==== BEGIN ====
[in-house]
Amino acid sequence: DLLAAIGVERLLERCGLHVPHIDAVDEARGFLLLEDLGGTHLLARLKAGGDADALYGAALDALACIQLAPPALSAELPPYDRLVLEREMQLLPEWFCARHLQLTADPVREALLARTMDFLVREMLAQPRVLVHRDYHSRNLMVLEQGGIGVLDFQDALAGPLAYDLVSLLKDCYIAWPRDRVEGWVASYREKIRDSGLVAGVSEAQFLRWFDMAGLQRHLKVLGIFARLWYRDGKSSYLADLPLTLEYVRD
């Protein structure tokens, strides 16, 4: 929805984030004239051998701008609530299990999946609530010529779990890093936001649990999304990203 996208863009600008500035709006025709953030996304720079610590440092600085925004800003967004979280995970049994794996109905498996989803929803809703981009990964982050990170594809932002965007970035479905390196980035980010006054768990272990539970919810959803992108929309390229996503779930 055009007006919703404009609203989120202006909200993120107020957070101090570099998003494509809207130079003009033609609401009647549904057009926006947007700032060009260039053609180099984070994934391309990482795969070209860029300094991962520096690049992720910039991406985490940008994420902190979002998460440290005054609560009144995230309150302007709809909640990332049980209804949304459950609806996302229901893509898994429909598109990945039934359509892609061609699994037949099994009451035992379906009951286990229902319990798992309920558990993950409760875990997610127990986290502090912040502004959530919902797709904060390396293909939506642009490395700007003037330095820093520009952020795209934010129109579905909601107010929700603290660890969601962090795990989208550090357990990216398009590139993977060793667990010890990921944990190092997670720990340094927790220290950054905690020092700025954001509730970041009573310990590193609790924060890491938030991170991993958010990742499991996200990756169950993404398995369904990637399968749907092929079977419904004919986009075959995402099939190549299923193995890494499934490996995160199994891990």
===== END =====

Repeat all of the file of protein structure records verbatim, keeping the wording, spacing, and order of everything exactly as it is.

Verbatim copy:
[in-house]
Amino acid sequence: DLLAAIGVERLLERCGLHVPHIDAVDEARGFLLLEDLGGTHLLARLKAGGDADALYGAALDALACIQLAPPALSAELPPYDRLVLEREMQLLPEWFCARHLQLTADPVREALLARTMDFLVREMLAQPRVLVHRDYHSRNLMVLEQGGIGVLDFQDALAGPLAYDLVSLLKDCYIAWPRDRVEGWVASYREKIRDSGLVAGVSEAQFLRWFDMAGLQRHLKVLGIFARLWYRDGKSSYLADLPLTLEYVRD
């Protein structure tokens, strides 16, 4: 929805984030004239051998701008609530299990999946609530010529779990890093936001649990999304990203 996208863009600008500035709006025709953030996304720079610590440092600085925004800003967004979280995970049994794996109905498996989803929803809703981009990964982050990170594809932002965007970035479905390196980035980010006054768990272990539970919810959803992108929309390229996503779930 055009007006919703404009609203989120202006909200993120107020957070101090570099998003494509809207130079003009033609609401009647549904057009926006947007700032060009260039053609180099984070994934391309990482795969070209860029300094991962520096690049992720910039991406985490940008994420902190979002998460440290005054609560009144995230309150302007709809909640990332049980209804949304459950609806996302229901893509898994429909598109990945039934359509892609061609699994037949099994009451035992379906009951286990229902319990798992309920558990993950409760875990997610127990986290502090912040502004959530919902797709904060390396293909939506642009490395700007003037330095820093520009952020795209934010129109579905909601107010929700603290660890969601962090795990989208550090357990990216398009590139993977060793667990010890990921944990190092997670720990340094927790220290950054905690020092700025954001509730970041009573310990590193609790924060890491938030991170991993958010990742499991996200990756169950993404398995369904990637399968749907092929079977419904004919986009075959995402099939190549299923193995890494499934490996995160199994891990």